In selecting a horse, one must know whether or not it is willing to learn and listen and obey. Also in selecting a suitable horse one must know its temperament, its conformation, what it is “built” for, what kind of riding one will primarily be doing, the confidence level of the rider, and who one will be riding with. A horse that might be great for “games” or “cows” might not be that good on the trail and vice versa. If you are riding with slow partners, it is a drag to have a really fast walking horse.
Conversely if you are riding with those whose horses move more quickly, it is a real pain to be lagging behind, always trotting to keep up, etc.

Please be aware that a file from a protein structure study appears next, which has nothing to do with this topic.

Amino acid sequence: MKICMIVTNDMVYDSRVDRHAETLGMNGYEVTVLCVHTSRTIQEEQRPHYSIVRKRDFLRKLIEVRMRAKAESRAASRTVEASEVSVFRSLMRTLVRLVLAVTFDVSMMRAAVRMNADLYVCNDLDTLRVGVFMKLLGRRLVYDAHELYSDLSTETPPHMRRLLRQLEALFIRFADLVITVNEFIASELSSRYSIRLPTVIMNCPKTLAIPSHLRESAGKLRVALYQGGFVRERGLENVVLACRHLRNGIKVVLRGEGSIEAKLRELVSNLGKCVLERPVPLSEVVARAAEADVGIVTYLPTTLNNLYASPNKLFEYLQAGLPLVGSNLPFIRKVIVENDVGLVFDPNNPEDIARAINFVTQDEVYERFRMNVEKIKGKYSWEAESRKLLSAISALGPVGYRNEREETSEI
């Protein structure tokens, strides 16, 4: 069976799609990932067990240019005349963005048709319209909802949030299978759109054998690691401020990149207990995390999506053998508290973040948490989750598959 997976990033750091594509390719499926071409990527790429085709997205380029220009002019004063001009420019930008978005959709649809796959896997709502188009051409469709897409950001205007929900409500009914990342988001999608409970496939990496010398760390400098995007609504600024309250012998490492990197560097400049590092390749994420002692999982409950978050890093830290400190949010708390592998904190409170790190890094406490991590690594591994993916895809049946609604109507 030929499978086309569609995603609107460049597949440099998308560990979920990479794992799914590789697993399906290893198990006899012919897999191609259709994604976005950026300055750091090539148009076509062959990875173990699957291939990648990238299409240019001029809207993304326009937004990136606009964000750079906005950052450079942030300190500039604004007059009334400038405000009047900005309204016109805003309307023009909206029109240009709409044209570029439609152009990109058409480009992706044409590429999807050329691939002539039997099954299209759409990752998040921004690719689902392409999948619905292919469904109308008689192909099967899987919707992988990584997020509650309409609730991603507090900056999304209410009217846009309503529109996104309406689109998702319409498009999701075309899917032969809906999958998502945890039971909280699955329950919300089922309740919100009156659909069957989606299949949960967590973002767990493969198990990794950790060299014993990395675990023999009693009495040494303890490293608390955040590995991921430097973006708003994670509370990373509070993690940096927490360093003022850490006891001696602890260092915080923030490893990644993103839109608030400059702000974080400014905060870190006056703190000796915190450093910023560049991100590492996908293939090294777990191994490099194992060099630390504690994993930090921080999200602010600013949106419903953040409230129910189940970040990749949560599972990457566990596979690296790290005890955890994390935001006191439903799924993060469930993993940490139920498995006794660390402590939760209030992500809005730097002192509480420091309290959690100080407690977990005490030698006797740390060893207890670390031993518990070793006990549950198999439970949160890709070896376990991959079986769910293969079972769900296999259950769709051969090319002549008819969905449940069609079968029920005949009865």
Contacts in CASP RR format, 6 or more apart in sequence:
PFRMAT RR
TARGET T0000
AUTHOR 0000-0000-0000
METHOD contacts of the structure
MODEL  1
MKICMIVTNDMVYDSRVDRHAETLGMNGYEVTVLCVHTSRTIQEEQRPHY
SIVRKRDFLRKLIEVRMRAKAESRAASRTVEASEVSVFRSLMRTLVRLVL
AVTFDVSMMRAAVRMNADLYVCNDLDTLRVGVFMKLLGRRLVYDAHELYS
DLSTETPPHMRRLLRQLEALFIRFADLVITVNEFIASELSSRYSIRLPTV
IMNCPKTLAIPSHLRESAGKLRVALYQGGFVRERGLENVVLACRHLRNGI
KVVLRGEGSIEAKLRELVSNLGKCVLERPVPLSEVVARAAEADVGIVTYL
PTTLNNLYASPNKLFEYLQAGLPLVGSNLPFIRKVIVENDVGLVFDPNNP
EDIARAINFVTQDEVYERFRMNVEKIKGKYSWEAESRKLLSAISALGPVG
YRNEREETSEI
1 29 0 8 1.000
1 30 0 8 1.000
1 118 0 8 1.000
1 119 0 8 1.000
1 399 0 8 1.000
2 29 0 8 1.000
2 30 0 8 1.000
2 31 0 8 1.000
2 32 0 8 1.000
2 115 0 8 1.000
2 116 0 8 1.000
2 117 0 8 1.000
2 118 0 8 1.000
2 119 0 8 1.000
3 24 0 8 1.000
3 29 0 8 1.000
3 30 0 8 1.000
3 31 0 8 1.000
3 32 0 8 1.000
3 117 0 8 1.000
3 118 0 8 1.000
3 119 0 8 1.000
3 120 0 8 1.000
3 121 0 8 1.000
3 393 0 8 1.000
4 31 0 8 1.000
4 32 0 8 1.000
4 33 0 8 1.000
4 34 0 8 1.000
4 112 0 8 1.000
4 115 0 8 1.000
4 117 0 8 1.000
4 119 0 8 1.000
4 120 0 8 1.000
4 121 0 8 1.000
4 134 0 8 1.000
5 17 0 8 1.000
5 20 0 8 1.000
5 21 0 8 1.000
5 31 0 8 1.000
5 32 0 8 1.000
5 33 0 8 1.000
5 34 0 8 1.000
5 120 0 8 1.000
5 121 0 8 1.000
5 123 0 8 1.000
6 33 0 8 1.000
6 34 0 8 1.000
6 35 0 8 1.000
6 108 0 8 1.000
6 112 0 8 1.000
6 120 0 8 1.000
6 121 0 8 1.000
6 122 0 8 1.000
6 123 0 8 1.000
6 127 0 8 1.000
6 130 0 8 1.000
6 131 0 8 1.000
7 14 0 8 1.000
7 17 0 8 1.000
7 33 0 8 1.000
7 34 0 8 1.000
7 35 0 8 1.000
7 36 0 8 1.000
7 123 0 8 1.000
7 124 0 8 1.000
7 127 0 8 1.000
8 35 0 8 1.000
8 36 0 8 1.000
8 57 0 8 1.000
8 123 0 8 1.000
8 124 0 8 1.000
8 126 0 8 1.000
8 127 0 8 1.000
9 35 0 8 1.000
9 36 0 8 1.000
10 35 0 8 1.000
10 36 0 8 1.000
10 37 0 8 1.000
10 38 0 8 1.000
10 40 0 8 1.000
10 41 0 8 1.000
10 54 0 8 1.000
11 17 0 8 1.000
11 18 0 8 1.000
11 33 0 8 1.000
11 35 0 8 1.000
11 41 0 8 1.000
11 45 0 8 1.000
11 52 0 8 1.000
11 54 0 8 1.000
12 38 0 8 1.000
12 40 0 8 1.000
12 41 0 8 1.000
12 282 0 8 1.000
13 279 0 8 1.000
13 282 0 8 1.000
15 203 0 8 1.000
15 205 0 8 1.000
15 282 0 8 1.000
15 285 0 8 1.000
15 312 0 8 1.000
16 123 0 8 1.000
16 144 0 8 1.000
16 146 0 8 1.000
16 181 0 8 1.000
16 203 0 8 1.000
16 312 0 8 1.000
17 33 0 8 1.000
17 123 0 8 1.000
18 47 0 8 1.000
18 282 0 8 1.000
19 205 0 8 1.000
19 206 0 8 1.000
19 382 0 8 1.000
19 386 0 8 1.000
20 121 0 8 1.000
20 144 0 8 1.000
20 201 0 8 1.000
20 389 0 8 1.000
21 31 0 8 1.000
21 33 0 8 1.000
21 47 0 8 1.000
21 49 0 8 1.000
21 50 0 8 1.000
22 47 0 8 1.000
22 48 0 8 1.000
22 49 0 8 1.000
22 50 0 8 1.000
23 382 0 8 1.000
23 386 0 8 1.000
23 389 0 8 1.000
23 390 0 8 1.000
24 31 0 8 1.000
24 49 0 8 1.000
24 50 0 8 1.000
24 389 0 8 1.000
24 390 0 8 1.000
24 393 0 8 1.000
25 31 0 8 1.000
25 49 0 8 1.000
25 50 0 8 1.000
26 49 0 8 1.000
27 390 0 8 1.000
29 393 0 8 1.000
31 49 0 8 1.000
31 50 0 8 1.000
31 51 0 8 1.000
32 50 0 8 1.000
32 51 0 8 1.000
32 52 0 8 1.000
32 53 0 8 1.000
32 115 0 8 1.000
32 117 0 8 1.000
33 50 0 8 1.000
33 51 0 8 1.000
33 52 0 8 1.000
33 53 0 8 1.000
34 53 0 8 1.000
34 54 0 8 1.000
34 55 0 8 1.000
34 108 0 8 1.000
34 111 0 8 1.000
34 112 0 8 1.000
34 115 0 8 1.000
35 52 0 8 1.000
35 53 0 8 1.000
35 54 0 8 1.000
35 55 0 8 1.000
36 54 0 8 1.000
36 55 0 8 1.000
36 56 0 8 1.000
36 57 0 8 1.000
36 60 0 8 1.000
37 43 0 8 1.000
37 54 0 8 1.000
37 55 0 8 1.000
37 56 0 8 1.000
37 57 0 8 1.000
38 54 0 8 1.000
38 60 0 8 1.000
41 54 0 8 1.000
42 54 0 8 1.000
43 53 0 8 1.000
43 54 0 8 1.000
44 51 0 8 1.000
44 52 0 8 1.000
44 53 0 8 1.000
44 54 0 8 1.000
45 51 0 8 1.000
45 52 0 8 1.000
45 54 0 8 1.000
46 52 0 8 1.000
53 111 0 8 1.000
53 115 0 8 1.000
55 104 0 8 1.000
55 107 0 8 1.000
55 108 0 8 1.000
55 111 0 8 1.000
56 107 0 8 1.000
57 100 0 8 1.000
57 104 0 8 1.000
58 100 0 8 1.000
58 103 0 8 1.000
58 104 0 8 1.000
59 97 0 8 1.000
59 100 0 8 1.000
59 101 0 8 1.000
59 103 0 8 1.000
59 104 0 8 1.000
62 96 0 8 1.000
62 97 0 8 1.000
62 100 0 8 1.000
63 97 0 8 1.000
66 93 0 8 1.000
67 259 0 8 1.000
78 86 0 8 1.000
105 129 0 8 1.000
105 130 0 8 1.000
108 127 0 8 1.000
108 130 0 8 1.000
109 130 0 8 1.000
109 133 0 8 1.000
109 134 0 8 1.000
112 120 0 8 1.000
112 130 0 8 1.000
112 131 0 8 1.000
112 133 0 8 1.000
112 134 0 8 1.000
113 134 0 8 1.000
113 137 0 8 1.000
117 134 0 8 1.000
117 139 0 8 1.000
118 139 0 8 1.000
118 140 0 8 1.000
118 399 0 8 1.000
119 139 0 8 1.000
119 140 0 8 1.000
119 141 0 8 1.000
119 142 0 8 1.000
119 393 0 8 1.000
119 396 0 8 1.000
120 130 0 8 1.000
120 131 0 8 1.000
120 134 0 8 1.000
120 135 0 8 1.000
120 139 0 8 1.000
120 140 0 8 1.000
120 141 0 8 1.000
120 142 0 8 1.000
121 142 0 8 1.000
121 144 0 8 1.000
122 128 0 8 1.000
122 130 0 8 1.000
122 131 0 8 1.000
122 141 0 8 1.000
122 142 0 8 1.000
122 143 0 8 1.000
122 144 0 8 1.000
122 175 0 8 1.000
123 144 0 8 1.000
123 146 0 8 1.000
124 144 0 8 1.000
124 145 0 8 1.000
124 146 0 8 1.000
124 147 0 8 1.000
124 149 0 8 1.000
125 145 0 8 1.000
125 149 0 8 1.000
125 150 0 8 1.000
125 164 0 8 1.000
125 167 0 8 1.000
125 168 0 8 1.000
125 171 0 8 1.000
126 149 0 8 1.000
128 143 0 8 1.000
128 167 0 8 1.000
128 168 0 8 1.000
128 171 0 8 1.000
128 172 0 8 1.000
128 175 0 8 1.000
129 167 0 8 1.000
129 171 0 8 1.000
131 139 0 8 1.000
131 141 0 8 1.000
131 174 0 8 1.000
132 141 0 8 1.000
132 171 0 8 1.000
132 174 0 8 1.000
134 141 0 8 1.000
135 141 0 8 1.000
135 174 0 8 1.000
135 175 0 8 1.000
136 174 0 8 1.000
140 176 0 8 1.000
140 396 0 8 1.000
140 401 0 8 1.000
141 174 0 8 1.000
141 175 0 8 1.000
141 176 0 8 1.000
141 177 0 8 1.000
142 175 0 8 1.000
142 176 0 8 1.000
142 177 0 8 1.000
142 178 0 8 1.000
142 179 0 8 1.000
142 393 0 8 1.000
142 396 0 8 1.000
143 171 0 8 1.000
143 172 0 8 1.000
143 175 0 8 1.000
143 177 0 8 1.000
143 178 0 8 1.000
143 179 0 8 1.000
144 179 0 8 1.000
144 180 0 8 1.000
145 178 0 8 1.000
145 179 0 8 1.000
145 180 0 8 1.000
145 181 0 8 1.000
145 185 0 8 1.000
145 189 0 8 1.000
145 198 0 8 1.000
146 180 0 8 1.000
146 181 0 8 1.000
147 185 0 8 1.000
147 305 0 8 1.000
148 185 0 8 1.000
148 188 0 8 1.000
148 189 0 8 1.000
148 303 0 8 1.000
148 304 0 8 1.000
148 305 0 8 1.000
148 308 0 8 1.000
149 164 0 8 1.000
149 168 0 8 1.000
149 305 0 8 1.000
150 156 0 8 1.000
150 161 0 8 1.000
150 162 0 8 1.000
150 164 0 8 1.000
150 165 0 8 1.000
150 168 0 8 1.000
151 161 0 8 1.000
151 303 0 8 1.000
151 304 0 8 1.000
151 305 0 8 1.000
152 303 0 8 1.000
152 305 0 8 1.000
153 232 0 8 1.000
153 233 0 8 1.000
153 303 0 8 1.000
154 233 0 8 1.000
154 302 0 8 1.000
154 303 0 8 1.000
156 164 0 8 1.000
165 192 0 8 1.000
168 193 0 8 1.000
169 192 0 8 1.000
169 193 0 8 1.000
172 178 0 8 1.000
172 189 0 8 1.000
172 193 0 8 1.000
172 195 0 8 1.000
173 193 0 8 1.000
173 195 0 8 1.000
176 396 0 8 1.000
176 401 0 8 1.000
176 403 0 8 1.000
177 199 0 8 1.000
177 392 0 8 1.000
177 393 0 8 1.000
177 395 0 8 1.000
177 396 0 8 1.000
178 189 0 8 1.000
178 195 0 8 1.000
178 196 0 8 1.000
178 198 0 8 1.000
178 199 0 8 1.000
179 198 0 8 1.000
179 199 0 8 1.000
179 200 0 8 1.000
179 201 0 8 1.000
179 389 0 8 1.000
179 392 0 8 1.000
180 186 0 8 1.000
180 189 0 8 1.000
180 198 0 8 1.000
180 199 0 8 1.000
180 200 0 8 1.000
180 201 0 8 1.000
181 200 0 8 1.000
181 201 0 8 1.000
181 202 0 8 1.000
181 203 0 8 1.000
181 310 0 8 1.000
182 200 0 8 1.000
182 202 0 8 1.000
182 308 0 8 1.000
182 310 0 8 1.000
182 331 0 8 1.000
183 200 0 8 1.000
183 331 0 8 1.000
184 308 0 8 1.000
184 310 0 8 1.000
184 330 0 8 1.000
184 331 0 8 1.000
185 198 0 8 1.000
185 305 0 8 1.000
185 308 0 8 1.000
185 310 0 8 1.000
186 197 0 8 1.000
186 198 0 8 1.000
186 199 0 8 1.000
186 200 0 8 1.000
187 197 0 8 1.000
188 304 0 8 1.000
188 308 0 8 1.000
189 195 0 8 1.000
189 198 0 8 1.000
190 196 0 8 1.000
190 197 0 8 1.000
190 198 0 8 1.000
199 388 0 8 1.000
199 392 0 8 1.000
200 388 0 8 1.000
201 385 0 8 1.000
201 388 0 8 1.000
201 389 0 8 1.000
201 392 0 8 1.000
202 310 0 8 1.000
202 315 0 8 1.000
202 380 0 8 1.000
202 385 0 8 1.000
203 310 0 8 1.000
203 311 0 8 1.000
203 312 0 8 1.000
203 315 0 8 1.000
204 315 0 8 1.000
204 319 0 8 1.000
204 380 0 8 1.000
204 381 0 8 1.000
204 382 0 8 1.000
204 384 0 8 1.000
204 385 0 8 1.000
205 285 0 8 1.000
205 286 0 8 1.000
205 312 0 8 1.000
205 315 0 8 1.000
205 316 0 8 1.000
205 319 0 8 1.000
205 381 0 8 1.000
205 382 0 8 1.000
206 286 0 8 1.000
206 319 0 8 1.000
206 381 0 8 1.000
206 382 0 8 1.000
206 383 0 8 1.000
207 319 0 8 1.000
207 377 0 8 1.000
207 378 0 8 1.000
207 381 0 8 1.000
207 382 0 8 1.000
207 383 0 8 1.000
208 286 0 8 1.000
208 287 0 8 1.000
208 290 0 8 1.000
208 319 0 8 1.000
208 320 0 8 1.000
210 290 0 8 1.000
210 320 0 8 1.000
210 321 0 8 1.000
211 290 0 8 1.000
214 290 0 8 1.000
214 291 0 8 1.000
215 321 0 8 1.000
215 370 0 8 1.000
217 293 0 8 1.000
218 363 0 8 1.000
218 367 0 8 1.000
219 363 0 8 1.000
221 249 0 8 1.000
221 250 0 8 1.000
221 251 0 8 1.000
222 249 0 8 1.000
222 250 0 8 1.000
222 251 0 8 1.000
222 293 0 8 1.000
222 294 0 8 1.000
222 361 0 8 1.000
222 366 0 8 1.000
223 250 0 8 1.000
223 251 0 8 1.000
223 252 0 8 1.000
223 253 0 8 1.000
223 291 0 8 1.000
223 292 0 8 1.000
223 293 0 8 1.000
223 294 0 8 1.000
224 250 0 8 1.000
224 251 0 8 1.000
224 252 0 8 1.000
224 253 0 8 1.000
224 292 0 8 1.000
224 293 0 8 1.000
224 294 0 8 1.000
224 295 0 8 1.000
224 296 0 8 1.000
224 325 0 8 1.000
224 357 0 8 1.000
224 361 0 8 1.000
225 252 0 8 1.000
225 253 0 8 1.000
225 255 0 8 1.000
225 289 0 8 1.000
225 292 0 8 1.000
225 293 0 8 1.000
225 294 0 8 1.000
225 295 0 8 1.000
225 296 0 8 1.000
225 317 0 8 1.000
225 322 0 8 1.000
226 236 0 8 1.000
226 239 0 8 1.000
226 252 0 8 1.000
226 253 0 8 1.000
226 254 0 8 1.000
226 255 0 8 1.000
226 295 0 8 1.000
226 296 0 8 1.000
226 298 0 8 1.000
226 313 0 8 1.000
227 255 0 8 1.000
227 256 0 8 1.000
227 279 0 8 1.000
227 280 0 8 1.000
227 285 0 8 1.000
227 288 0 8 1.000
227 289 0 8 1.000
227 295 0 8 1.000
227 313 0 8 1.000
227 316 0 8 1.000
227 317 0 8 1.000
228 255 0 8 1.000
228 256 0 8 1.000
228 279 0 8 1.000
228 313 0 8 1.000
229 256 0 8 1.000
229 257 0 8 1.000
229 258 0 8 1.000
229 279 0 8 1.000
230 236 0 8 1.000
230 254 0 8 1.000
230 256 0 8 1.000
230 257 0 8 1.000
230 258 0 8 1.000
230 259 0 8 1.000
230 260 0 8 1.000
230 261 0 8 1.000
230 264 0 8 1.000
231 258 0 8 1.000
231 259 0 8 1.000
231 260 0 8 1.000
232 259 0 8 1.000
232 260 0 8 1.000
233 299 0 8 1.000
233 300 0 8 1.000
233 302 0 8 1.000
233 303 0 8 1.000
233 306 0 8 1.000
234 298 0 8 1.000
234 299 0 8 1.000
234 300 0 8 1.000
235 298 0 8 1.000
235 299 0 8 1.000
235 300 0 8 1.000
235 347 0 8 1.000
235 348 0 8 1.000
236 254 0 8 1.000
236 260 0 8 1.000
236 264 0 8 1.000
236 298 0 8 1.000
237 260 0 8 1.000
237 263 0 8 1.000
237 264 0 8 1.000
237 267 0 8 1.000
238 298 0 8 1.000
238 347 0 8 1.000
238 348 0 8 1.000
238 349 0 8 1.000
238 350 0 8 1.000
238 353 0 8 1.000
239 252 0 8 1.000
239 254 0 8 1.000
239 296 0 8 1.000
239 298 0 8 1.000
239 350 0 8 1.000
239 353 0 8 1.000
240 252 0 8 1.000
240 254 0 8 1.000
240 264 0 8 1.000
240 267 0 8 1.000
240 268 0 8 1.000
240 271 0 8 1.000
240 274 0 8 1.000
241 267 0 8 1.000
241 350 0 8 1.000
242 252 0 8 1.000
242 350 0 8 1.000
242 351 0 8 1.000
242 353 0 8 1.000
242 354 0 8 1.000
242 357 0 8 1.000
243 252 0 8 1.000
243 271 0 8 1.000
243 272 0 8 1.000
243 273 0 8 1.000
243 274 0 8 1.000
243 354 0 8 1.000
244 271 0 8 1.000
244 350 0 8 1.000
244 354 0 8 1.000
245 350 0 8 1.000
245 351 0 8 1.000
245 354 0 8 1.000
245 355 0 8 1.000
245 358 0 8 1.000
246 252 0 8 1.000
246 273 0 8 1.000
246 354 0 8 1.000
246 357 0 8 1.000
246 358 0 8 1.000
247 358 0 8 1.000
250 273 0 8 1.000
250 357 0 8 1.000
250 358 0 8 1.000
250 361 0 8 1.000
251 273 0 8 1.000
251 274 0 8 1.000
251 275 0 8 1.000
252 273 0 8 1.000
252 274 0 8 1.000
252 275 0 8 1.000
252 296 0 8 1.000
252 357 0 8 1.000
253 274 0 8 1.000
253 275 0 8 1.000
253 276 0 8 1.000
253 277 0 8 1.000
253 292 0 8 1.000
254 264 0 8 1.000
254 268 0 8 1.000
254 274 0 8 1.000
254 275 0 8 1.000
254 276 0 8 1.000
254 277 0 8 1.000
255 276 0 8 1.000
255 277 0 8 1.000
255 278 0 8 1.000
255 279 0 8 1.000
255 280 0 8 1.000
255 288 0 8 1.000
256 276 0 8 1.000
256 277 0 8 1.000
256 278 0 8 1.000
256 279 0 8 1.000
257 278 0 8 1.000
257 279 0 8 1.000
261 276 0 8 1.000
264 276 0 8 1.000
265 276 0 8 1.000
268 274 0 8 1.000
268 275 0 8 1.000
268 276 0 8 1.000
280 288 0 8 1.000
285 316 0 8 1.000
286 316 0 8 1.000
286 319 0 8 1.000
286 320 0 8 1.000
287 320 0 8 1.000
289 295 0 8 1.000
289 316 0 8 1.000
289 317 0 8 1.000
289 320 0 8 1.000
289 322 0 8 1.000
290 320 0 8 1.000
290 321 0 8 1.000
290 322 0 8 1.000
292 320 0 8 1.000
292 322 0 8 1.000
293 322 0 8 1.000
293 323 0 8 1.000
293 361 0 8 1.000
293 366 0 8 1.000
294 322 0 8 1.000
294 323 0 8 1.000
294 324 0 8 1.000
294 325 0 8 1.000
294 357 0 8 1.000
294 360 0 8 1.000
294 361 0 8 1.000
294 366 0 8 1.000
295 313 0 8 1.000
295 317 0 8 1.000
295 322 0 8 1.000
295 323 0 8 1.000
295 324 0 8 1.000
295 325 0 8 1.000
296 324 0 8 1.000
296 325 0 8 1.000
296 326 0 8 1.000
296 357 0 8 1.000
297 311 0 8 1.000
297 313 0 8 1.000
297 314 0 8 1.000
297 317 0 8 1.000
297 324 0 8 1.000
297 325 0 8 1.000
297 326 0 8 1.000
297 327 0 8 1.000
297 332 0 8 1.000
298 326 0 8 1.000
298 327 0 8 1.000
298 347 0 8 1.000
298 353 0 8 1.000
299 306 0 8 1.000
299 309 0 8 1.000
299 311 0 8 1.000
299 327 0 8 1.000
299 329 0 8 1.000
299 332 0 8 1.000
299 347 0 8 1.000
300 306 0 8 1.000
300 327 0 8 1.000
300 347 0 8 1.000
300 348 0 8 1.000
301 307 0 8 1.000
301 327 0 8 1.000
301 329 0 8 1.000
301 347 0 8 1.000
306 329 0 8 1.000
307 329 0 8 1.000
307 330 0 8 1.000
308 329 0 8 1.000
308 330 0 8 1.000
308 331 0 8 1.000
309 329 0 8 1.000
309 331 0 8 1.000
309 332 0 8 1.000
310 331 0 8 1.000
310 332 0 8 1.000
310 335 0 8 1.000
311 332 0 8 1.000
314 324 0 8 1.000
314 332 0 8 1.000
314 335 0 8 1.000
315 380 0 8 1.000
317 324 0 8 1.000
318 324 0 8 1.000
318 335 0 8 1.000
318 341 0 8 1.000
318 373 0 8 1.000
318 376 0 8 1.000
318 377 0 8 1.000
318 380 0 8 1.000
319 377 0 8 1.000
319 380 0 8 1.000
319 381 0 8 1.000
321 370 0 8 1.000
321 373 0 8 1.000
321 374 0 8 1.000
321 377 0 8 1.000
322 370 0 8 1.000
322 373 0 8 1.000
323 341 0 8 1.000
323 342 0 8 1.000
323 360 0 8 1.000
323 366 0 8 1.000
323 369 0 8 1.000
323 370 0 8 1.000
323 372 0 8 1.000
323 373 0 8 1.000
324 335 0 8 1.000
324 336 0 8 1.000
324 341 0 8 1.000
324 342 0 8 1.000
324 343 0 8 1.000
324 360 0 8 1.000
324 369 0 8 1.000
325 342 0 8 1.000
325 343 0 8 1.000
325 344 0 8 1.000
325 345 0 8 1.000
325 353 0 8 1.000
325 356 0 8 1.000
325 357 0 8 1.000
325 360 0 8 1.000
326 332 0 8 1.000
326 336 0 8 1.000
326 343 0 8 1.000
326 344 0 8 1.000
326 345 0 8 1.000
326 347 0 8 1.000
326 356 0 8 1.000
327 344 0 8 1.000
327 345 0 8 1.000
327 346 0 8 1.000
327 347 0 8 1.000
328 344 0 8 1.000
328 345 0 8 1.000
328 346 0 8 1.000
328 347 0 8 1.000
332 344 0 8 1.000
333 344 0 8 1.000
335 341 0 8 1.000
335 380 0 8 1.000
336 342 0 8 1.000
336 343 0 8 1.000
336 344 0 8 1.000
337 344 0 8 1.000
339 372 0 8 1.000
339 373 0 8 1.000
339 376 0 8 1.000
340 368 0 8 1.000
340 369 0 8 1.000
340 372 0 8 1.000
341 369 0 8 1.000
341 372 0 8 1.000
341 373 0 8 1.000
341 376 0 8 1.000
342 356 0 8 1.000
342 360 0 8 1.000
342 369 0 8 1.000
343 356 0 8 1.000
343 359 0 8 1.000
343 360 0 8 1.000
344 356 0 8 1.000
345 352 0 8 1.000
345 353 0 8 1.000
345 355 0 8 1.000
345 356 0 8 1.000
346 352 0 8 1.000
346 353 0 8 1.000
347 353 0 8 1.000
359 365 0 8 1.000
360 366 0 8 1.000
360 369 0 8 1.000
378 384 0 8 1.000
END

If one wants to use a horse for hunting, packing, etc., it requires an entirely different mindset and training to make a horse suitable. It is in this realm that I believe my horses shine, as they have been bred for it, trained for it, and raised in an environment where that is expected and performed. They are also calm and tractable for other uses, of course, and that is where the temperament of both horse and rider come into play. A confident rider will be impatient with a slow methodical horse. A more timid rider will be overwhelmed and always scared by a confident and “raring to go” type of horse. I want to fit the horse to the person and environment, and when that happens everyone wins.